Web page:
by Karl H. Kazaks
TAYLORSVILLE, NC – Over the years, registered Jersey dairyman Coy Reese has sold bred heifers to producers from around the globe, including Ecuador, Puerto Rico, Mexico, Turkey, Chile, Trinidad and across the U.S.
Reese’s next sale is going to be one of his last and likely his most significant, as he is marketing his entire string of milking stock, liquidating the herd 50 years after he took over from his father – 77 years after his father founded the herd, in 1943, when he got married. It began as a wedding gift from his father-in-law, with a bred registered Jersey cow.
By the time you read this story, the cows in the accompanying photos may be on another farm, in the Midwest perhaps.
“It’s about retirement time,” Reese said. “I want to stop milking before it’s too late.”
Reese lives on the farm in Alexander County where he was born and raised. His father grew a registered herd from that first Jersey cow, becoming Grade A in 1951. That same year he built a double-1 parlor.
“Back then he was getting $6.50 per hundred, with no haul bill,” Reese said. Compare that to the $10.50 milk was getting as recently as this June and one can understand why people don’t tend to start out as small dairymen anymore.
Reese’s herd included 135 milk cows which he milked two times a day in the double-3 parlor he built in 1979. The cows were kept in a freestall barn with pasture. All the barns were built with lumber from the farm. Reese farms his own corn silage, kept in horizontal silos, and also makes grass and small grain baleage. He makes dry hay, including some small square bales to feed to baby cows.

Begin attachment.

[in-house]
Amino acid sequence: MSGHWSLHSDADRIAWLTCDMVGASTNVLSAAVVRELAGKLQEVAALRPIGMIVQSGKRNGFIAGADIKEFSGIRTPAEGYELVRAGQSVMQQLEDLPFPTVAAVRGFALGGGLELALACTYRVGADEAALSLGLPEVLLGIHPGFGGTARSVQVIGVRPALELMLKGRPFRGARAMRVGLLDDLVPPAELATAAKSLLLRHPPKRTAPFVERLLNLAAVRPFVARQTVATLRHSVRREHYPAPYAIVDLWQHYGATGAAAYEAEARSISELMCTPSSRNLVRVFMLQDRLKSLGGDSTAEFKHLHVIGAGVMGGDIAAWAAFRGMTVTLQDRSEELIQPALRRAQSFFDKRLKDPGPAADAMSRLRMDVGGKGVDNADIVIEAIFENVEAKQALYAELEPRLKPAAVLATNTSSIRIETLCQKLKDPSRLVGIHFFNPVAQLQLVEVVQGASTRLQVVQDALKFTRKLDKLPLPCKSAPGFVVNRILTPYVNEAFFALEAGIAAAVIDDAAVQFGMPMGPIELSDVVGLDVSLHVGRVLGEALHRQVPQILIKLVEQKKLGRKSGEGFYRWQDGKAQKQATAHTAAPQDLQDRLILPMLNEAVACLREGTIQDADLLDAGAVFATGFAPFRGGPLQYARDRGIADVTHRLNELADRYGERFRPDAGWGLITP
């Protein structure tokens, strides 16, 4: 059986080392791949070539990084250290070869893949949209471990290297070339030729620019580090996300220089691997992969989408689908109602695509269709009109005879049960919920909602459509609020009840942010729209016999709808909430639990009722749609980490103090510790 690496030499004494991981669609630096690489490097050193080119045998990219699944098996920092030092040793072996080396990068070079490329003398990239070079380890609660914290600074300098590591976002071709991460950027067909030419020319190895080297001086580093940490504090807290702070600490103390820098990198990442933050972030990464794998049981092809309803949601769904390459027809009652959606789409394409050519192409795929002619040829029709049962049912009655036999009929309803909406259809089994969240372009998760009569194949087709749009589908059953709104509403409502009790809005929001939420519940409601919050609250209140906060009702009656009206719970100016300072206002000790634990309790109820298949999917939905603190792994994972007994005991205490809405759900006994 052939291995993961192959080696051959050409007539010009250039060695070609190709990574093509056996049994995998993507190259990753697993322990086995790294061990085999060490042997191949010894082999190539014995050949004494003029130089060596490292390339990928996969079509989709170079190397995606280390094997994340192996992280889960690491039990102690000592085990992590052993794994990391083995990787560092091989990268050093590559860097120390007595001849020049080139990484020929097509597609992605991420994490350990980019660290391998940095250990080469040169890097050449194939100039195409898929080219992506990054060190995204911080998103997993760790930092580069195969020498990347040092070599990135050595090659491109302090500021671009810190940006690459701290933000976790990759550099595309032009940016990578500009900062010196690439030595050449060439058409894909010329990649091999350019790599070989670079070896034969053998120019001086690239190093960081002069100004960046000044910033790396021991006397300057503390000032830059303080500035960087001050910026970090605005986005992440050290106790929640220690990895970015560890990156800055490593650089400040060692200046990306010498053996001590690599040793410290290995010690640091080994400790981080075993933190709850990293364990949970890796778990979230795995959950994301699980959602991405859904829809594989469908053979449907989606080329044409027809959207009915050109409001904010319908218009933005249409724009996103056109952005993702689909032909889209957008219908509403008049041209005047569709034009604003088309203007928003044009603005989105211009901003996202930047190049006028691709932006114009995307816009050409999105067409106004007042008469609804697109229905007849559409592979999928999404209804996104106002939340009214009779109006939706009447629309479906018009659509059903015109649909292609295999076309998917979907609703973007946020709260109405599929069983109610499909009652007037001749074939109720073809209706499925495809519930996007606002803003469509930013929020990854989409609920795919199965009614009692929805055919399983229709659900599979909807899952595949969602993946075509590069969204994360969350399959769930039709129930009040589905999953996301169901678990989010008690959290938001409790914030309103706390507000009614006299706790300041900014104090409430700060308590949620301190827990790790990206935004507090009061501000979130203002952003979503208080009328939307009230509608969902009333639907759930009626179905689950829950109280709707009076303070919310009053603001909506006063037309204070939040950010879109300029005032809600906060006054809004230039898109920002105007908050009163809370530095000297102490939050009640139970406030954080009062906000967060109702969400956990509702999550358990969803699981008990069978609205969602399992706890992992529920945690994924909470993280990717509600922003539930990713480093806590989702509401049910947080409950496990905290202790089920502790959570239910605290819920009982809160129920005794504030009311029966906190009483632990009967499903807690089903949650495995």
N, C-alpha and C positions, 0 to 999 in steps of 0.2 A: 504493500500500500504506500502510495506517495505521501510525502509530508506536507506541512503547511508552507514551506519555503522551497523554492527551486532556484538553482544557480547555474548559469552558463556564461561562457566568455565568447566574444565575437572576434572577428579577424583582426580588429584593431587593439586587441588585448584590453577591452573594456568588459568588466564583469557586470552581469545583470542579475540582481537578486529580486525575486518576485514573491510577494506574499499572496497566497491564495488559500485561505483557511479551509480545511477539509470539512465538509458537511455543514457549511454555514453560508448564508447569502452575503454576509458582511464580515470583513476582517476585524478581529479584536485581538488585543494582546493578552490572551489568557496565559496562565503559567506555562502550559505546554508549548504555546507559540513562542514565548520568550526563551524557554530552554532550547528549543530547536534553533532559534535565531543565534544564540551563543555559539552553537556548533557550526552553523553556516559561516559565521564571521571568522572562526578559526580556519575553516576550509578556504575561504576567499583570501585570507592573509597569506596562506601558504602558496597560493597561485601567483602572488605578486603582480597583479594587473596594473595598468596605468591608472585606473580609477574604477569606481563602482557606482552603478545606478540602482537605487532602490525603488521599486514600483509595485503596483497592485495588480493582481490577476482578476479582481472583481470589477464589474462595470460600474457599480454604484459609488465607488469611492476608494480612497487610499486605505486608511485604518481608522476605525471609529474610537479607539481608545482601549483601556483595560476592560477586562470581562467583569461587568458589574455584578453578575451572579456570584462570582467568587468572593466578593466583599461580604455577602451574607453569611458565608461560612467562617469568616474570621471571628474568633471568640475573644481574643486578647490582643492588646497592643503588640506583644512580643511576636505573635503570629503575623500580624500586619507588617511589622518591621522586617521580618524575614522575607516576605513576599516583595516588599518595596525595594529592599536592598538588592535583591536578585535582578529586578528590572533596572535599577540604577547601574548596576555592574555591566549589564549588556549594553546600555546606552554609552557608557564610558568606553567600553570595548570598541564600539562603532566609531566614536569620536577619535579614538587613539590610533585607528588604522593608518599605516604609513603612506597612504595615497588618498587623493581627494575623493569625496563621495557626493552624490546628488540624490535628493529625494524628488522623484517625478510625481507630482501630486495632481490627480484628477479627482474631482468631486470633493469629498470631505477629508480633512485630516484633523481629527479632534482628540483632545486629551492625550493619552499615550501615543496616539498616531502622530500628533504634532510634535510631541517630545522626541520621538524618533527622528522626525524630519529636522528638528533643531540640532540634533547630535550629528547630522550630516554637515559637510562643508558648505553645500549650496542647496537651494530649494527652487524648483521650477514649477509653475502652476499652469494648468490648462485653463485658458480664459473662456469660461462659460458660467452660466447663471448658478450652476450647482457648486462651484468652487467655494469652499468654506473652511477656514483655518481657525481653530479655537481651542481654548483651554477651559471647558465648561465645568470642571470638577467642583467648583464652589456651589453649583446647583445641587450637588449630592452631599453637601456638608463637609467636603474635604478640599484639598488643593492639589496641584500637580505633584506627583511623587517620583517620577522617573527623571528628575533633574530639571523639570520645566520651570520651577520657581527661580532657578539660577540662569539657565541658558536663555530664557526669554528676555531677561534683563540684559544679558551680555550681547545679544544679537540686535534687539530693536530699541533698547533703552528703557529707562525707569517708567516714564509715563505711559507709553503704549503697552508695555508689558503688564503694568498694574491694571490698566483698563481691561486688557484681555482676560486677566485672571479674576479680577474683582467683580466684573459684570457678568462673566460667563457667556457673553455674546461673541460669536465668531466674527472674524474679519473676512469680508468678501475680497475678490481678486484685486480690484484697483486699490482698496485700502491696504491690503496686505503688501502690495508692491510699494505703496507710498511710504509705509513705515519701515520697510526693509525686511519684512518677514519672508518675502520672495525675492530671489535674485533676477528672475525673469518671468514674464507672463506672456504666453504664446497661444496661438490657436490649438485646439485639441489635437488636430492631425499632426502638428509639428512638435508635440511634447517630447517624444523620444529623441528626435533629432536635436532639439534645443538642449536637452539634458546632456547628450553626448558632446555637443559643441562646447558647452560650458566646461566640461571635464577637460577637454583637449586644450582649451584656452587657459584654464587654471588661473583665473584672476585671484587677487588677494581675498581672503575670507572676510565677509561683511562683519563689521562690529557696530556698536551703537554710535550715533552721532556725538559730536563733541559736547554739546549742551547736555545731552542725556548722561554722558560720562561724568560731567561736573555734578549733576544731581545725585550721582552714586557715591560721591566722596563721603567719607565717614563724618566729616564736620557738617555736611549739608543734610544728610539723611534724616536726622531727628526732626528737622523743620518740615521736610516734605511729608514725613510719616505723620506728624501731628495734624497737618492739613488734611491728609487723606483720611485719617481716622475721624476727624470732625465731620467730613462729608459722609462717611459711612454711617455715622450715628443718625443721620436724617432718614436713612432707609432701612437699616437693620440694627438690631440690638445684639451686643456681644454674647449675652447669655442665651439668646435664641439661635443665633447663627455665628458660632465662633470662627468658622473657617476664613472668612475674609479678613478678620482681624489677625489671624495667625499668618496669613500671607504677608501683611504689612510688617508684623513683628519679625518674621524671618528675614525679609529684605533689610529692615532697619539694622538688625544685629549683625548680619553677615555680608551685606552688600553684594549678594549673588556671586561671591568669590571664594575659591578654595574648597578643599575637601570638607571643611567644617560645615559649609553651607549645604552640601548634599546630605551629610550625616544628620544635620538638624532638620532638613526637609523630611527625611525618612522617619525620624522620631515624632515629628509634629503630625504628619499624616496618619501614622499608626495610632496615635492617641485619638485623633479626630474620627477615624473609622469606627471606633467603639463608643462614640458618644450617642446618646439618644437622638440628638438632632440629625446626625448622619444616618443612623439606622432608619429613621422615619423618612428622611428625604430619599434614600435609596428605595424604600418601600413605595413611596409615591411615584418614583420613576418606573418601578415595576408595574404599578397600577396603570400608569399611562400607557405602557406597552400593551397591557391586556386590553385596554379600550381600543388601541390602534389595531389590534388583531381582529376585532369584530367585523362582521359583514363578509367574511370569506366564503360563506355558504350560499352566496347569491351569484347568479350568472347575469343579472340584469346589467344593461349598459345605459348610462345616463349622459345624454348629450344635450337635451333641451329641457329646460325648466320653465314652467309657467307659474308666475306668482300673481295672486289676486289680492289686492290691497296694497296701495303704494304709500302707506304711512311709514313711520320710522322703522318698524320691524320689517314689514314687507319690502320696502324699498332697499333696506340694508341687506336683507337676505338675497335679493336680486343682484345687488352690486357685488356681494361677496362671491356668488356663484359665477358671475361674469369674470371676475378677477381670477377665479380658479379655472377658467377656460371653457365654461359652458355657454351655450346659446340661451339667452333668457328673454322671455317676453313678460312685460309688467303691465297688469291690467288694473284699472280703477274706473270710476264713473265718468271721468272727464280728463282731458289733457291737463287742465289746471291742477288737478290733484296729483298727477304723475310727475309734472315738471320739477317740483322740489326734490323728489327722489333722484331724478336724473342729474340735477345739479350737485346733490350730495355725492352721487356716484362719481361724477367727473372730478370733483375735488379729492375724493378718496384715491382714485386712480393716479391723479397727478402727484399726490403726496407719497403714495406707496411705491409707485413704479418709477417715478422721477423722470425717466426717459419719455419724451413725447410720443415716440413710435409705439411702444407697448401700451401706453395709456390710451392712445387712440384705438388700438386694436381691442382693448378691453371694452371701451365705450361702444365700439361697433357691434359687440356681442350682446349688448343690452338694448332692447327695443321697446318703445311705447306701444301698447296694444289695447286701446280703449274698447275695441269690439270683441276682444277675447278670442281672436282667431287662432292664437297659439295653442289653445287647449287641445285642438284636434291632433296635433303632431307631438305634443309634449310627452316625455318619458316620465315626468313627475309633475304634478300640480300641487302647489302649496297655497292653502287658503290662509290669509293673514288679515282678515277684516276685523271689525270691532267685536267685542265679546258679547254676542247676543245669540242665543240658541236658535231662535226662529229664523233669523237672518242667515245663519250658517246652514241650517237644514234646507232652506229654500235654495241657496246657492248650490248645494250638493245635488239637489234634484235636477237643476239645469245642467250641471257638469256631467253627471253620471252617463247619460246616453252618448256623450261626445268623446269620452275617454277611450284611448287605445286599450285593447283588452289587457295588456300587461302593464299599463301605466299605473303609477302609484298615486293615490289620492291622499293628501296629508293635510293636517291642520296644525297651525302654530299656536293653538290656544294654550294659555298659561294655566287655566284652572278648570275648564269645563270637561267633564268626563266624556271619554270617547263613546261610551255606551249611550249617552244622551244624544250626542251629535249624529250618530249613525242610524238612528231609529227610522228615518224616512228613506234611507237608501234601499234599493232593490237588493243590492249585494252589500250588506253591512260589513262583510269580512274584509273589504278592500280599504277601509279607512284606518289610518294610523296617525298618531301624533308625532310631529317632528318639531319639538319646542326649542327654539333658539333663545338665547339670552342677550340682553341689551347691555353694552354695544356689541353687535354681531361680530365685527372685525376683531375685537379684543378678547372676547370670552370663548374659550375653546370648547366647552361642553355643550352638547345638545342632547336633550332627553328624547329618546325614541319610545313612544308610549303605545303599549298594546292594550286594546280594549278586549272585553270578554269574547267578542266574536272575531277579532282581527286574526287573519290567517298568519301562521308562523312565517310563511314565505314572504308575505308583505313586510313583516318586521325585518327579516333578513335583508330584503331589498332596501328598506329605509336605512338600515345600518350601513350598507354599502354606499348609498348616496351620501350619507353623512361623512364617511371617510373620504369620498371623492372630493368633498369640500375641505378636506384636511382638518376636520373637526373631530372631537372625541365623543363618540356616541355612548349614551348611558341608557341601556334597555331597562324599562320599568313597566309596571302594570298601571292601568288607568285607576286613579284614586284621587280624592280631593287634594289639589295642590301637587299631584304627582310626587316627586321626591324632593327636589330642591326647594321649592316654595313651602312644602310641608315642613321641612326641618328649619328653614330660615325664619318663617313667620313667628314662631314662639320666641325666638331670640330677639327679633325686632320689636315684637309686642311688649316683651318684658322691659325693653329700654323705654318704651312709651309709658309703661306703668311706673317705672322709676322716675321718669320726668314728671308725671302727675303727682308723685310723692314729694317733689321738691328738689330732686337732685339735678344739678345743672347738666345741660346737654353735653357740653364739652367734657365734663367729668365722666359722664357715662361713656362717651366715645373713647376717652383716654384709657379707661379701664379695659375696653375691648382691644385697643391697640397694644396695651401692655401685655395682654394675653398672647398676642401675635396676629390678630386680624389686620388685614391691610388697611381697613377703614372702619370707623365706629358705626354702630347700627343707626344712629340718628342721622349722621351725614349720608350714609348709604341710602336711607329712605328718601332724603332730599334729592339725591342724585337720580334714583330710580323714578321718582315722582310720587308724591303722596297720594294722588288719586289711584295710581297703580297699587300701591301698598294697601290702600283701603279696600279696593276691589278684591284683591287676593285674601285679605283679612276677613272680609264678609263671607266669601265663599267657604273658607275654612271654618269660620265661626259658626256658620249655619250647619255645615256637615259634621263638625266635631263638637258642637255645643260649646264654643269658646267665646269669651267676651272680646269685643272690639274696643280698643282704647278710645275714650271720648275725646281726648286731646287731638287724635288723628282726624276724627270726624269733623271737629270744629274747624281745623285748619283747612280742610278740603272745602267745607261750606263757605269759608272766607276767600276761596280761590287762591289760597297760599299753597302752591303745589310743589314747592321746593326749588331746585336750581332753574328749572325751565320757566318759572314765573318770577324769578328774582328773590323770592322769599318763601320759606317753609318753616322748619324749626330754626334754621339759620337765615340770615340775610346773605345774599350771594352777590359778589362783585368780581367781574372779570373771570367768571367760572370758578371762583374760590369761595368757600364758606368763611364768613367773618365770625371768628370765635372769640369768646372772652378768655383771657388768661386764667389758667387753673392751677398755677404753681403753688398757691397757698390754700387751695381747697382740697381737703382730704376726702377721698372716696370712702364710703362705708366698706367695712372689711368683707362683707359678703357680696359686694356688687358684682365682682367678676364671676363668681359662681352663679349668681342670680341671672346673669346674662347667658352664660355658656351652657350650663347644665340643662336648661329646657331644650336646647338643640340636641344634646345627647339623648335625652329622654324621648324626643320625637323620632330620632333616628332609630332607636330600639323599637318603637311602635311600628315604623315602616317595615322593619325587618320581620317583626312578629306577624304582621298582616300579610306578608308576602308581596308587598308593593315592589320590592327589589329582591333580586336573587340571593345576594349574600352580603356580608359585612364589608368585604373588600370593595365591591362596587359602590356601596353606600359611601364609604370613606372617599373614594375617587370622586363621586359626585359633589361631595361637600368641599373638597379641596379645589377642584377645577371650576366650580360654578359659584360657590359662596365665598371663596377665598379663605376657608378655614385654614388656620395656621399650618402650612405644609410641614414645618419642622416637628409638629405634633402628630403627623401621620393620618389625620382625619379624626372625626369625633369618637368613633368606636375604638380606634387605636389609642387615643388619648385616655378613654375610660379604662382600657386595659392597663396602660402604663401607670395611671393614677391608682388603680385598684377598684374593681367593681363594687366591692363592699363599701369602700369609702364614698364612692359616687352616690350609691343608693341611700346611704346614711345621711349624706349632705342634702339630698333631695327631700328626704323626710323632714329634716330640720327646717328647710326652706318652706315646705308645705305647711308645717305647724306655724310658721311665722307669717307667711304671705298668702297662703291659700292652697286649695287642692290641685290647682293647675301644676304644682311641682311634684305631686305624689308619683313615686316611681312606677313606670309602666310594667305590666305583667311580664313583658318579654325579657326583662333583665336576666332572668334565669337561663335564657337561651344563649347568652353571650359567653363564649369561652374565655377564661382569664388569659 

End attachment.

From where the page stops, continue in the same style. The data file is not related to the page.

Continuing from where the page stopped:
Even with the milking over at Reese’s farm, he intends to keep some animals around, raising replacements for other dairies and continuing to do field work.
“I enjoy it,” he said. “I enjoy working with the cattle. I’ve enjoyed seeing the animals grow up and produce.”
Over the decades Reese never considered switching breeds. “Why change when you’ve got the best?” he asked. He appreciates how Jerseys are efficient, easy to handle and produce good butterfat. For breeding, the farm first started utilizing AI in the 1950s, and hasn’t had a bull on the farm in 30 years.
Looking back on his career in the dairy industry, Reese said, “The first years went by slow, but the older you get the faster they go.”
His advice to dairymen of today and tomorrow: “You’ve got to be involved and pay attention to the details. You’ve got to be willing to work. It’s a seven-day-a-week job.”
Though life without a milk check will be different for Reese, he will have more time to spend with his grandkids, who live on the farm.
“It’s a good place to raise a family,” he said. “It’s been a good life.”